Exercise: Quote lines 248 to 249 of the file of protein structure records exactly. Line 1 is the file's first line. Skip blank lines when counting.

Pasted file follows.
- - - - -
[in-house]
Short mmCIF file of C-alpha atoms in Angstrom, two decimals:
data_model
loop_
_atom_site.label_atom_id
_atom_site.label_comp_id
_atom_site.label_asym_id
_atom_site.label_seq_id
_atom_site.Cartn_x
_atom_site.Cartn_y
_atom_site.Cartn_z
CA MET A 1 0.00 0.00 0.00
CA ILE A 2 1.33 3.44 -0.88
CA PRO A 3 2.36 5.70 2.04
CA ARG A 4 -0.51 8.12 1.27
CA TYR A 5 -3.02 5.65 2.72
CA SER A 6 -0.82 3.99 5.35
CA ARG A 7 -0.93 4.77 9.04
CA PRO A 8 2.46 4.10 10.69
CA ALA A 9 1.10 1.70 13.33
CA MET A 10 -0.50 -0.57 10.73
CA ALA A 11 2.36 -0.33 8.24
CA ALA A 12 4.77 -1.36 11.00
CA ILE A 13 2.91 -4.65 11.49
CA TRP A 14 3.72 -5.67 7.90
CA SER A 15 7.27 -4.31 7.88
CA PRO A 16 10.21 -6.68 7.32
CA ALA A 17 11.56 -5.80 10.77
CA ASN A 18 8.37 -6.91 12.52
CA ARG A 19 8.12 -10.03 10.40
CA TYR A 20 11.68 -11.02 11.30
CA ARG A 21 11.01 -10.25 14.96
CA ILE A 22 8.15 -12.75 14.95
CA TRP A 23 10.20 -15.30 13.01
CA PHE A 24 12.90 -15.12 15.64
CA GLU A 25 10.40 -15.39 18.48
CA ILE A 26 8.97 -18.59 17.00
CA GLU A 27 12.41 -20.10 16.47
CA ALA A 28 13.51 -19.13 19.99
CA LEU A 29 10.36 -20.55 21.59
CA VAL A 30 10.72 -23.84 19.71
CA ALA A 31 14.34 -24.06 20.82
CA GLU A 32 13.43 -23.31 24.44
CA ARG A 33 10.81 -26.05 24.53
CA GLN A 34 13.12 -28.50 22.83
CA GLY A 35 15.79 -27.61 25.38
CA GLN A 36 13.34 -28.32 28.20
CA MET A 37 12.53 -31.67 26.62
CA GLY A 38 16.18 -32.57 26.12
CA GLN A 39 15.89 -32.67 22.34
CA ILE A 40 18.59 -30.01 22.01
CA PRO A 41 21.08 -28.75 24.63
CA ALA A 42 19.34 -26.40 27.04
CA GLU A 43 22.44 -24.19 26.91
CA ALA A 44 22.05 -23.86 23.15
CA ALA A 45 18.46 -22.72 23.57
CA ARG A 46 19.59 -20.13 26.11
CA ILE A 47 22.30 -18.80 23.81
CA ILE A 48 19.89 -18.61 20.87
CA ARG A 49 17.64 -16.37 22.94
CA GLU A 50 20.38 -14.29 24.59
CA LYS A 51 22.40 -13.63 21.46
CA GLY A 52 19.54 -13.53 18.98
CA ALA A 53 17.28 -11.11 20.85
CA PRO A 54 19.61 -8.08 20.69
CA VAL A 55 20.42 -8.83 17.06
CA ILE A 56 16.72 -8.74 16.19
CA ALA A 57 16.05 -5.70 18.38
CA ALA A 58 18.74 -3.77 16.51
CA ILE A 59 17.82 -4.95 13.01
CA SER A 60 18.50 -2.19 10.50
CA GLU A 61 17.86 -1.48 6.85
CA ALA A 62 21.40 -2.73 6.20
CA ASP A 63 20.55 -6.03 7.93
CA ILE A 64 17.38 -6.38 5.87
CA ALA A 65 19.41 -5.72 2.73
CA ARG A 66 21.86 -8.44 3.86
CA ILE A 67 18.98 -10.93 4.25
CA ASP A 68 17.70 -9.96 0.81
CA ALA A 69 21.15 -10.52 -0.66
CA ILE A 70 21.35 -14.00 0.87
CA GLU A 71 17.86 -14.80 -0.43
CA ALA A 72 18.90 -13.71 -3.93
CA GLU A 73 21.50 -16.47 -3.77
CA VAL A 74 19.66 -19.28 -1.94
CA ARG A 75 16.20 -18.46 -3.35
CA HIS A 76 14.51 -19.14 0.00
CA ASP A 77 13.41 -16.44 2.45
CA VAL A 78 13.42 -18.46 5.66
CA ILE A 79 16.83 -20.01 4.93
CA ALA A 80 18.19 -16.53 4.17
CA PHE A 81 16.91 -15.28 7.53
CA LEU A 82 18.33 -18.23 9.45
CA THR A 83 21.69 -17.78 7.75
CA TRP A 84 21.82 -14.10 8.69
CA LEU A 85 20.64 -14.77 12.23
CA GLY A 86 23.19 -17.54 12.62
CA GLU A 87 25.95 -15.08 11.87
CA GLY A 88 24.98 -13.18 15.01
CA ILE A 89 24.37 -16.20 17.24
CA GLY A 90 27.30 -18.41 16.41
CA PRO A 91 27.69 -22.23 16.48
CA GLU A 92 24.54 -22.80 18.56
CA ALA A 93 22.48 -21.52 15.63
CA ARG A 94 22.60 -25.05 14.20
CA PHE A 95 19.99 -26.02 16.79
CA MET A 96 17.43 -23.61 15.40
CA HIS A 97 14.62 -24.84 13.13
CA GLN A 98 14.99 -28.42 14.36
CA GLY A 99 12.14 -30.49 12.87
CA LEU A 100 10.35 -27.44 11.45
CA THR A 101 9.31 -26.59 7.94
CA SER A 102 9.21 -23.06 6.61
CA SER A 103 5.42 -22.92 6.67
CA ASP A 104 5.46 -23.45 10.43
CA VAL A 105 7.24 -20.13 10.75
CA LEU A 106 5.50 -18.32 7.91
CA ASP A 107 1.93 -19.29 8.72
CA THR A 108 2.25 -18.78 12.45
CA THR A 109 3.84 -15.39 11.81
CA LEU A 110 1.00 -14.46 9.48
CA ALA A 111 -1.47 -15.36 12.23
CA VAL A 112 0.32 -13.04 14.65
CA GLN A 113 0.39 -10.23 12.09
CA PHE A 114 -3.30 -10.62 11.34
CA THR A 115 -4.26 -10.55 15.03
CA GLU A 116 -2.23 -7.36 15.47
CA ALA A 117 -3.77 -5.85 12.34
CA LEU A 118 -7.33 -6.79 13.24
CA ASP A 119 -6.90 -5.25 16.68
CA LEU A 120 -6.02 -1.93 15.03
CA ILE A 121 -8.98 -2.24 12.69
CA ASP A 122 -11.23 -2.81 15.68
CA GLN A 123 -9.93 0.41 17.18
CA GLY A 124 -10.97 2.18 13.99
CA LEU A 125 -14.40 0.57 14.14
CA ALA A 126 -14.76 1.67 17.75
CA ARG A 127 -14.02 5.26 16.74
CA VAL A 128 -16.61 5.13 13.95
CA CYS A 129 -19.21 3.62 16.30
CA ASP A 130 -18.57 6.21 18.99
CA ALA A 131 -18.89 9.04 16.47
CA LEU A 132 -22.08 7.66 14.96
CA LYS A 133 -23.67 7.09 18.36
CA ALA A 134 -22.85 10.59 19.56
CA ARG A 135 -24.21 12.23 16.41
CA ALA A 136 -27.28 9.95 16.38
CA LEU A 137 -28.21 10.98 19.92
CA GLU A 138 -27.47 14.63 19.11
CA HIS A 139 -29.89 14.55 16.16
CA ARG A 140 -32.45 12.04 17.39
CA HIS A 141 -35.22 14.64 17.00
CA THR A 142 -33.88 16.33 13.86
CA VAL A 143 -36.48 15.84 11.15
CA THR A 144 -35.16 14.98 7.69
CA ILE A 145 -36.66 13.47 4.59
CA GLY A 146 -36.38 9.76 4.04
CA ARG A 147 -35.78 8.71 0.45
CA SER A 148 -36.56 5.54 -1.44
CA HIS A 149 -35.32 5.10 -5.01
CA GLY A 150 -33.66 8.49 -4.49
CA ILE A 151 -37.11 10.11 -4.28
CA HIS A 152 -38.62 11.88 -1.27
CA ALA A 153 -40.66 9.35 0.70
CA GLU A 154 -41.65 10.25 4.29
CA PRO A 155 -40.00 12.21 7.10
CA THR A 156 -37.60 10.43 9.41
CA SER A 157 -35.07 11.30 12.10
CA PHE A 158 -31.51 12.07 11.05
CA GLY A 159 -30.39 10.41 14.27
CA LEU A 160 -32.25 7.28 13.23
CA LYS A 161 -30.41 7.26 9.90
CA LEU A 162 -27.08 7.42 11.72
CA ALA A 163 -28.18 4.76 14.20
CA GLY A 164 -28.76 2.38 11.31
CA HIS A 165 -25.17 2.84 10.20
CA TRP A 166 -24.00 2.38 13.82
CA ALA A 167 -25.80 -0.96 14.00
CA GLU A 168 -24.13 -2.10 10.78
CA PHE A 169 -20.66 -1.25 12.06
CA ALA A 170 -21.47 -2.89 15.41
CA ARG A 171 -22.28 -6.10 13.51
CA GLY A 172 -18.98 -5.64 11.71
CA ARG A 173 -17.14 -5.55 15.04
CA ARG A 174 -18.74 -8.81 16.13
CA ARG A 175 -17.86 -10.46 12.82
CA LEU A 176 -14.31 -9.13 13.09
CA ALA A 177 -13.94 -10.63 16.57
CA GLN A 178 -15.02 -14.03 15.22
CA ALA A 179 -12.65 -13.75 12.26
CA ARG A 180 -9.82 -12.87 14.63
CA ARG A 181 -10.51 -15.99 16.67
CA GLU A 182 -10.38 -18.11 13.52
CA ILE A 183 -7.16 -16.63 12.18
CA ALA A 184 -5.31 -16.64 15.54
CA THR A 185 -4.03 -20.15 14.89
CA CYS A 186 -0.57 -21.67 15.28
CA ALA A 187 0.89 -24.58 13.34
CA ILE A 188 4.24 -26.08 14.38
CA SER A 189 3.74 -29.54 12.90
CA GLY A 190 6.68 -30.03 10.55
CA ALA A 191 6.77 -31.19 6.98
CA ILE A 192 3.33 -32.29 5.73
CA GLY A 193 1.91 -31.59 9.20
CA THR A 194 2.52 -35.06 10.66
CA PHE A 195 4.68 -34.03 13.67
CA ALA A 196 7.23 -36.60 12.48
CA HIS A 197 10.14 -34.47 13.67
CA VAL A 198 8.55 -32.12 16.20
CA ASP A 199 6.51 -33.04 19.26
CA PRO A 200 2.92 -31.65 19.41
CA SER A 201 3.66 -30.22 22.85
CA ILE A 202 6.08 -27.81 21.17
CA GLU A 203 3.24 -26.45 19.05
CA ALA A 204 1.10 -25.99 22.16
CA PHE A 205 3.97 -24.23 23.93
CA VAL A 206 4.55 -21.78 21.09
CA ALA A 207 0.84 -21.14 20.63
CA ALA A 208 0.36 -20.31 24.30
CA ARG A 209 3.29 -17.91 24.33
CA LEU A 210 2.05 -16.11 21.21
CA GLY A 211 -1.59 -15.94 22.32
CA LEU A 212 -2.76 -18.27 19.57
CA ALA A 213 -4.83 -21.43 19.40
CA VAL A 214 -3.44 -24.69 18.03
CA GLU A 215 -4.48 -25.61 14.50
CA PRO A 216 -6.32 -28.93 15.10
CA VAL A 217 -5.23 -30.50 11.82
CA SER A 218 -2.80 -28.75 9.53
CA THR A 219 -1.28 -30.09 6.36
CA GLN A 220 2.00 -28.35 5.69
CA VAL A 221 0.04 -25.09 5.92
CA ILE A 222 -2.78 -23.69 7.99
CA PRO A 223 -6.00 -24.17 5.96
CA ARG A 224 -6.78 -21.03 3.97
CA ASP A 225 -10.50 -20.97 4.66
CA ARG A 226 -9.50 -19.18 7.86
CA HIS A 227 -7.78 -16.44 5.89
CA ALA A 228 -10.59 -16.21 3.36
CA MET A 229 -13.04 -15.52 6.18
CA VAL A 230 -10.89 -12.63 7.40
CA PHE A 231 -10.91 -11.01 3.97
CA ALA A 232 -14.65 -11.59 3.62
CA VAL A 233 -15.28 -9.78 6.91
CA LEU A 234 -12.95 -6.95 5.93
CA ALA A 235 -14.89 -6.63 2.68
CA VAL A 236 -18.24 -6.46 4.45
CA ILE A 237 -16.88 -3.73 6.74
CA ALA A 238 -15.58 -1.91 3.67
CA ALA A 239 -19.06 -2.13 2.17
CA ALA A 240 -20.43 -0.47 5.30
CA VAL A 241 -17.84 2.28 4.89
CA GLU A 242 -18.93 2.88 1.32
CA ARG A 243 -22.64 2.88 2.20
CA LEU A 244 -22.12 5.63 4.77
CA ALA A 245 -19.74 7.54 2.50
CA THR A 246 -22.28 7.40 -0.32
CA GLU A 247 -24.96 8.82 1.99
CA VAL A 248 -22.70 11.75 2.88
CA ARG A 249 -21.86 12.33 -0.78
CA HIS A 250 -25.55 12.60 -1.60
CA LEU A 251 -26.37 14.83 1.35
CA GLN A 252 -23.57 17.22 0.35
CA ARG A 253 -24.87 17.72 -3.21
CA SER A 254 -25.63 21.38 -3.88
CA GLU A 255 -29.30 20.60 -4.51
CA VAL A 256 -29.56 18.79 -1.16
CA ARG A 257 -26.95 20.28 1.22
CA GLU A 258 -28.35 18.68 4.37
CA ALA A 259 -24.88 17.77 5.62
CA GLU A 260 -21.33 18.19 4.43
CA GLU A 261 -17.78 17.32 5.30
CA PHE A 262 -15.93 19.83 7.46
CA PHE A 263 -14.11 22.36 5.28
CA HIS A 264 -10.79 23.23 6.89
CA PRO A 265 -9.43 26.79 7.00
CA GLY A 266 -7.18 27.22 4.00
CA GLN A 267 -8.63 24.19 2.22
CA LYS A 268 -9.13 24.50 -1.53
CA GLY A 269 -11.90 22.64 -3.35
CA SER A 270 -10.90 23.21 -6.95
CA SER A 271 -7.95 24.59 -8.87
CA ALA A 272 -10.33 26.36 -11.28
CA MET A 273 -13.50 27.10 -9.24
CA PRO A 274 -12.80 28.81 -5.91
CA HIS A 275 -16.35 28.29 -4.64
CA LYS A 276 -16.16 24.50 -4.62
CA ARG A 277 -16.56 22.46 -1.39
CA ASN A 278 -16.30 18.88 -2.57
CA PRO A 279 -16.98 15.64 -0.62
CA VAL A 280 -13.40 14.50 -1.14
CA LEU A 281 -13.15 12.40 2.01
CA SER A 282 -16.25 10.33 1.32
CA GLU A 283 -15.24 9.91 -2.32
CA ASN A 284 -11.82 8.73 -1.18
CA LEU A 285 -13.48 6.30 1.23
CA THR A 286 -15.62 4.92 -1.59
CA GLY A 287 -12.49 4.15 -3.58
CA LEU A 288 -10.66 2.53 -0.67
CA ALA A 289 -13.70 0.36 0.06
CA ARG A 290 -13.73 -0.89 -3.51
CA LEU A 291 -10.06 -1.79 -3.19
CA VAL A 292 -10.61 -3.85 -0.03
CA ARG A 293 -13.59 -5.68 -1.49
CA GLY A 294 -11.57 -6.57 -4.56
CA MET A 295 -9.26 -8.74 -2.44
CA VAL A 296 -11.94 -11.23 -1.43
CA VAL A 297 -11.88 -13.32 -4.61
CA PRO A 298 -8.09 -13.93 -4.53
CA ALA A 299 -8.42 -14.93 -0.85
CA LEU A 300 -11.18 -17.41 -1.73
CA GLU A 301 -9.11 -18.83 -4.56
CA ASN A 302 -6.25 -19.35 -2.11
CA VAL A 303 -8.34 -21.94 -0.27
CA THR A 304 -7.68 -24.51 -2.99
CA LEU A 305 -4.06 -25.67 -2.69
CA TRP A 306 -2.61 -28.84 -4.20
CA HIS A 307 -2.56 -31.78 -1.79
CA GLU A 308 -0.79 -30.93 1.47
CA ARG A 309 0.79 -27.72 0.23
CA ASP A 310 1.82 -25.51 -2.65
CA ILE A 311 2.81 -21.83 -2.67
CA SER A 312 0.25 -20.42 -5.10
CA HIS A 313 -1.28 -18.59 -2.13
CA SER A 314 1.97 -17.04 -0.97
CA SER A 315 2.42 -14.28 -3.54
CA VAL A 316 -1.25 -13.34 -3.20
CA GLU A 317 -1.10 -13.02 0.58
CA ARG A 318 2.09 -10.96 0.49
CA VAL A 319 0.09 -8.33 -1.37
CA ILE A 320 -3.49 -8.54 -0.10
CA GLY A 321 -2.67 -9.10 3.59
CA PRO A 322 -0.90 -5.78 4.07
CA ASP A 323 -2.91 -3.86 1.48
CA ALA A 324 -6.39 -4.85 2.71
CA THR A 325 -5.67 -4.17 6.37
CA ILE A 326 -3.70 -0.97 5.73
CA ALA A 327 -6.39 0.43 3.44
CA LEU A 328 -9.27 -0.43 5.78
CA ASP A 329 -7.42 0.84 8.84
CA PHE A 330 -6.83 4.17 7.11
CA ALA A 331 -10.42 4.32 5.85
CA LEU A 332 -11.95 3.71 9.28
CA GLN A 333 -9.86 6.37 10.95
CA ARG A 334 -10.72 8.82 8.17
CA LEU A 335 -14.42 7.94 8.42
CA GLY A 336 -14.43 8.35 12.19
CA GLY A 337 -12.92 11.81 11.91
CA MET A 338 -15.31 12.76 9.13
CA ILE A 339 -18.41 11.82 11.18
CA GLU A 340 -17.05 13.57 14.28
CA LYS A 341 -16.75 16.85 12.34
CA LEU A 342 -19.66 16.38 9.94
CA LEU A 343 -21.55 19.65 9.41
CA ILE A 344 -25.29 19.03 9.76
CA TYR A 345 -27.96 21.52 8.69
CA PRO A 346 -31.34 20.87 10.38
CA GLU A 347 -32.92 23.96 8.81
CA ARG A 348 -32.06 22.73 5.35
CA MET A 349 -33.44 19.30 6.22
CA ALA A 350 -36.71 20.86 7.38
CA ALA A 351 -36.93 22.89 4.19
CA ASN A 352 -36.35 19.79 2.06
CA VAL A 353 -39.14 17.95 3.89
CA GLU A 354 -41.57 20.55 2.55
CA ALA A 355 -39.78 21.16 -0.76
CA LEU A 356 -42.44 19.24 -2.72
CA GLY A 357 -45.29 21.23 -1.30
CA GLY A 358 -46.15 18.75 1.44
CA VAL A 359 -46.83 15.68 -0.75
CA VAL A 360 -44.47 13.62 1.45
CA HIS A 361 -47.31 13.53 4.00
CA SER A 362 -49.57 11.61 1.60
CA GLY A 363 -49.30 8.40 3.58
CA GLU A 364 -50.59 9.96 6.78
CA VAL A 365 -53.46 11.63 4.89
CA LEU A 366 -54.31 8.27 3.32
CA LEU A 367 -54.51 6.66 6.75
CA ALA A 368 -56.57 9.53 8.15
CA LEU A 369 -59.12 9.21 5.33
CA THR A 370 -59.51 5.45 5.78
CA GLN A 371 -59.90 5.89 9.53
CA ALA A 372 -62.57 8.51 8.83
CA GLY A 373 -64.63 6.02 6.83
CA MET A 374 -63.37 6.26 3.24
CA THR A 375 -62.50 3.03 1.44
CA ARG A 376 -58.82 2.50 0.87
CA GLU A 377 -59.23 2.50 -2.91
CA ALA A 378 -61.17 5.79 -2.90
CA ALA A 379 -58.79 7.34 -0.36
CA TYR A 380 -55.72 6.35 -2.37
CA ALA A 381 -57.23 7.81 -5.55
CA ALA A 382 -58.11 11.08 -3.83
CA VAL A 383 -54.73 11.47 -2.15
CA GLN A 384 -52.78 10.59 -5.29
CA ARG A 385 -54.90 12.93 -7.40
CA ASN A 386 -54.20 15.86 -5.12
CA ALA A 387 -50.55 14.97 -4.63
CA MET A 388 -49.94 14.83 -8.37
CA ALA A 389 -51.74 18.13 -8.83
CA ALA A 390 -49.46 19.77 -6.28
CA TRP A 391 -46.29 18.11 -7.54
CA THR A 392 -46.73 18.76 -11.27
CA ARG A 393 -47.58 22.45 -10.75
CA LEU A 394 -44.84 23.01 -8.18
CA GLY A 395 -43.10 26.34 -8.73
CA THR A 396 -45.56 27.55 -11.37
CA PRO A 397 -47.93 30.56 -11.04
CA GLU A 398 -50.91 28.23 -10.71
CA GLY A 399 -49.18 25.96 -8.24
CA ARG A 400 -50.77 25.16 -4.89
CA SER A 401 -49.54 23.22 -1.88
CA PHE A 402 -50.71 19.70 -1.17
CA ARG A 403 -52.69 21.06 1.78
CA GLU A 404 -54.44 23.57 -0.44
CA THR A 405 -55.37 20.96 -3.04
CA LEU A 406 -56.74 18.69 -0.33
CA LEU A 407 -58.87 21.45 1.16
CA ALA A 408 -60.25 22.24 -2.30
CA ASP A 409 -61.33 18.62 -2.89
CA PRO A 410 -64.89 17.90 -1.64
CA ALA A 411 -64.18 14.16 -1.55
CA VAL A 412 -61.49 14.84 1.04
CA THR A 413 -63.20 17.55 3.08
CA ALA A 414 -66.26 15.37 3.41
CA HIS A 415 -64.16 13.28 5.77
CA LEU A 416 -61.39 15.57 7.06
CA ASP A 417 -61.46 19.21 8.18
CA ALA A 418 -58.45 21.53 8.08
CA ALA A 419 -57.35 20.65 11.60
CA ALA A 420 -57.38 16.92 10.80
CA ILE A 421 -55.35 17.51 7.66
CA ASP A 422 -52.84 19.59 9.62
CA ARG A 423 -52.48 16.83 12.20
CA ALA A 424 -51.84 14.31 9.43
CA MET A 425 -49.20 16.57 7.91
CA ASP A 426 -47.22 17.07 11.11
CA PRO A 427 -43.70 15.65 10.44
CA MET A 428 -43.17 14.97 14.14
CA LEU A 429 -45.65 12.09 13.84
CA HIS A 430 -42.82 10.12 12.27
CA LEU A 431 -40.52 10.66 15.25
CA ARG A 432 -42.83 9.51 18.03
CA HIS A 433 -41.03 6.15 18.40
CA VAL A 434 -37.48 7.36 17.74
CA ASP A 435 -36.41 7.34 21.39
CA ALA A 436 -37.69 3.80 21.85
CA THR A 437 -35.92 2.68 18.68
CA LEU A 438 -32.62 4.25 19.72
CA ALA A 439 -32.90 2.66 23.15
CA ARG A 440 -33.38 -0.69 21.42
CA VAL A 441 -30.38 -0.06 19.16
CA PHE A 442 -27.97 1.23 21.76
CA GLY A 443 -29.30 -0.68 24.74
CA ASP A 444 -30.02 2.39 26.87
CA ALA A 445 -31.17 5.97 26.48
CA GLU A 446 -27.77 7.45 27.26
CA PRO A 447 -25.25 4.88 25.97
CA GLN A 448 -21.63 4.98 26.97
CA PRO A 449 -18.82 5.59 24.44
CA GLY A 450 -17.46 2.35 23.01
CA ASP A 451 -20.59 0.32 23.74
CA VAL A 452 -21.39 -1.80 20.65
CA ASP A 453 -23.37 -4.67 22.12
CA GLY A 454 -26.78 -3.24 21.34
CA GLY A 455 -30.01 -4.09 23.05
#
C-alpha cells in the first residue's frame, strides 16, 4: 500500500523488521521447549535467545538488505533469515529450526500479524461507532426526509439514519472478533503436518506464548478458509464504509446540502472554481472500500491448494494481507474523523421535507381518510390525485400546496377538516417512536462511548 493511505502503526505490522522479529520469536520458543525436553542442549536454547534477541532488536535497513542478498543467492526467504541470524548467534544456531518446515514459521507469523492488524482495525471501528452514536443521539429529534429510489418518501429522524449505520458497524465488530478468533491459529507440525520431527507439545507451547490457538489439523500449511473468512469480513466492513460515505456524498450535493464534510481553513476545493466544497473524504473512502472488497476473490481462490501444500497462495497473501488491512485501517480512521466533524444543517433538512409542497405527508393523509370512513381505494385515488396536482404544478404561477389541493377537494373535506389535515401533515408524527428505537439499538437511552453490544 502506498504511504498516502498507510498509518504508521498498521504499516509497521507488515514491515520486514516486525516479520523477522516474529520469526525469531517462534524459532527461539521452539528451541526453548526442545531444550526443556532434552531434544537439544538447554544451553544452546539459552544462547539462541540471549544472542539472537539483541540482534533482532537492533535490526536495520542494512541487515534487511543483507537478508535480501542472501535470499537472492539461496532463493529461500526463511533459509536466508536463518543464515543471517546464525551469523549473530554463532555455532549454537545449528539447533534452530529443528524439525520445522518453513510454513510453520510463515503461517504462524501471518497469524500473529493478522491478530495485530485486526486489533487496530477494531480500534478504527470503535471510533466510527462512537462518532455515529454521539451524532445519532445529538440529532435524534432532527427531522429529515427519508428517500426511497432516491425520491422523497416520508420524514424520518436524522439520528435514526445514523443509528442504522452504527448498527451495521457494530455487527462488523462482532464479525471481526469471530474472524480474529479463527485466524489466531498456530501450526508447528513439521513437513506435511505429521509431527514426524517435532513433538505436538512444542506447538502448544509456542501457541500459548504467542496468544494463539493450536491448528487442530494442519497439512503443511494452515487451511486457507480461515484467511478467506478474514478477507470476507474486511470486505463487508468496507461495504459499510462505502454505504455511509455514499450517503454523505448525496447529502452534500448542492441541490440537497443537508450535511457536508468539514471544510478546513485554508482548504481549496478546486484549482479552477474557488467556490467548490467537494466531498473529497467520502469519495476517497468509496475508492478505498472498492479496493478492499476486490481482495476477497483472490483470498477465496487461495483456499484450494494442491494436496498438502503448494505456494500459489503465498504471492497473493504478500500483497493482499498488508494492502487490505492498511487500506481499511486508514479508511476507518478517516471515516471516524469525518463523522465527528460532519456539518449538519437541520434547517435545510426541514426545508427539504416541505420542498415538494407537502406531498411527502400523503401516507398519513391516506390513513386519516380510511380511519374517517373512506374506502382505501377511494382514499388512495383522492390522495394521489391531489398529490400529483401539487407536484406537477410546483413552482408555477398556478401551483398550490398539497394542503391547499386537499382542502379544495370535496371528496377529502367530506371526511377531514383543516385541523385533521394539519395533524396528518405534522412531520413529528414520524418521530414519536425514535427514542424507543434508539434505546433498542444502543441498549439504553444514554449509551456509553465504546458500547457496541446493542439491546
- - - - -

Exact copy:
CA ILE A 237 -16.88 -3.73 6.74
CA ALA A 238 -15.58 -1.91 3.67